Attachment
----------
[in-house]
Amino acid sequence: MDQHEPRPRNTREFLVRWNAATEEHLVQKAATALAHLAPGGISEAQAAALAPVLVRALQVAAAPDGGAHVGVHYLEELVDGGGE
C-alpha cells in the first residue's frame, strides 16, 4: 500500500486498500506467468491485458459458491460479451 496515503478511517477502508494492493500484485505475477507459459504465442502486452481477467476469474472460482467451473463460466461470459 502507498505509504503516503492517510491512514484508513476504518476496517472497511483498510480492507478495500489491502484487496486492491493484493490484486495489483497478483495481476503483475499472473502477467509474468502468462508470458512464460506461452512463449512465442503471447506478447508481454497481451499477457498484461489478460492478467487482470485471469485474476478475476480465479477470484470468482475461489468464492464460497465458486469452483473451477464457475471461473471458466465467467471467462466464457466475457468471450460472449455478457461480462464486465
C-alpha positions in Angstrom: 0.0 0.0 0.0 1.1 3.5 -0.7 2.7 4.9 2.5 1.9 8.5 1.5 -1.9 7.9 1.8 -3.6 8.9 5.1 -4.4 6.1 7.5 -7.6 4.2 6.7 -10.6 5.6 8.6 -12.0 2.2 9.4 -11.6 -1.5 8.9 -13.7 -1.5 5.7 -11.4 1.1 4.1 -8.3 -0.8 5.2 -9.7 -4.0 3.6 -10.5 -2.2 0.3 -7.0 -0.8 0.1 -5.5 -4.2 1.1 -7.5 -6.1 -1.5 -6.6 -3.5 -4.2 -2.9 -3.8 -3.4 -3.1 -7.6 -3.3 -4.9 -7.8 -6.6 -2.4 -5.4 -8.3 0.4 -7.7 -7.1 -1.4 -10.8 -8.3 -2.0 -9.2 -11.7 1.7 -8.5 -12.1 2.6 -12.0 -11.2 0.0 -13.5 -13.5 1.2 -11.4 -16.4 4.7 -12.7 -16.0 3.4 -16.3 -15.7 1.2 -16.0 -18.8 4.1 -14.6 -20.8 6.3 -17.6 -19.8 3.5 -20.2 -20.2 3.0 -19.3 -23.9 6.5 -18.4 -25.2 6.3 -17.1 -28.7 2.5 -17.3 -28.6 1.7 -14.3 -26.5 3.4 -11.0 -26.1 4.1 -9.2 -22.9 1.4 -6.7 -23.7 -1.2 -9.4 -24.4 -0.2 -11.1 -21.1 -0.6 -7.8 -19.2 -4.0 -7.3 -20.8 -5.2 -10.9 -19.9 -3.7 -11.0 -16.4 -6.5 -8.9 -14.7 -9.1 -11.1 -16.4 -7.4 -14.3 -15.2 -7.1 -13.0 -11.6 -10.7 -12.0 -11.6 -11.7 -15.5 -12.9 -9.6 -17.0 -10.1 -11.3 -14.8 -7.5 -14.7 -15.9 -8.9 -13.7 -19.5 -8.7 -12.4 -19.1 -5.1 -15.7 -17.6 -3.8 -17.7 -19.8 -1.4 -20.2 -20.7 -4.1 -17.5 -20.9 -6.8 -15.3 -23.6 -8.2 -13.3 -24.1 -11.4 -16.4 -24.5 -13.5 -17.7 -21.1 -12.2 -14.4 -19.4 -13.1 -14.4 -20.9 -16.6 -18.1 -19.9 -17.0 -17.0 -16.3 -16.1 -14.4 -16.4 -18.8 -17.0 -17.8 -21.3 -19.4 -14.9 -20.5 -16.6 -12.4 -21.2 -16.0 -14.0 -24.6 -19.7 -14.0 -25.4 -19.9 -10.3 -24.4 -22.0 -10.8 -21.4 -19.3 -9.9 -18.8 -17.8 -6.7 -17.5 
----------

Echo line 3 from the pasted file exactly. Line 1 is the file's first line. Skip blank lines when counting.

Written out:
C-alpha cells in the first residue's frame, strides 16, 4: 500500500486498500506467468491485458459458491460479451 496515503478511517477502508494492493500484485505475477507459459504465442502486452481477467476469474472460482467451473463460466461470459 502507498505509504503516503492517510491512514484508513476504518476496517472497511483498510480492507478495500489491502484487496486492491493484493490484486495489483497478483495481476503483475499472473502477467509474468502468462508470458512464460506461452512463449512465442503471447506478447508481454497481451499477457498484461489478460492478467487482470485471469485474476478475476480465479477470484470468482475461489468464492464460497465458486469452483473451477464457475471461473471458466465467467471467462466464457466475457468471450460472449455478457461480462464486465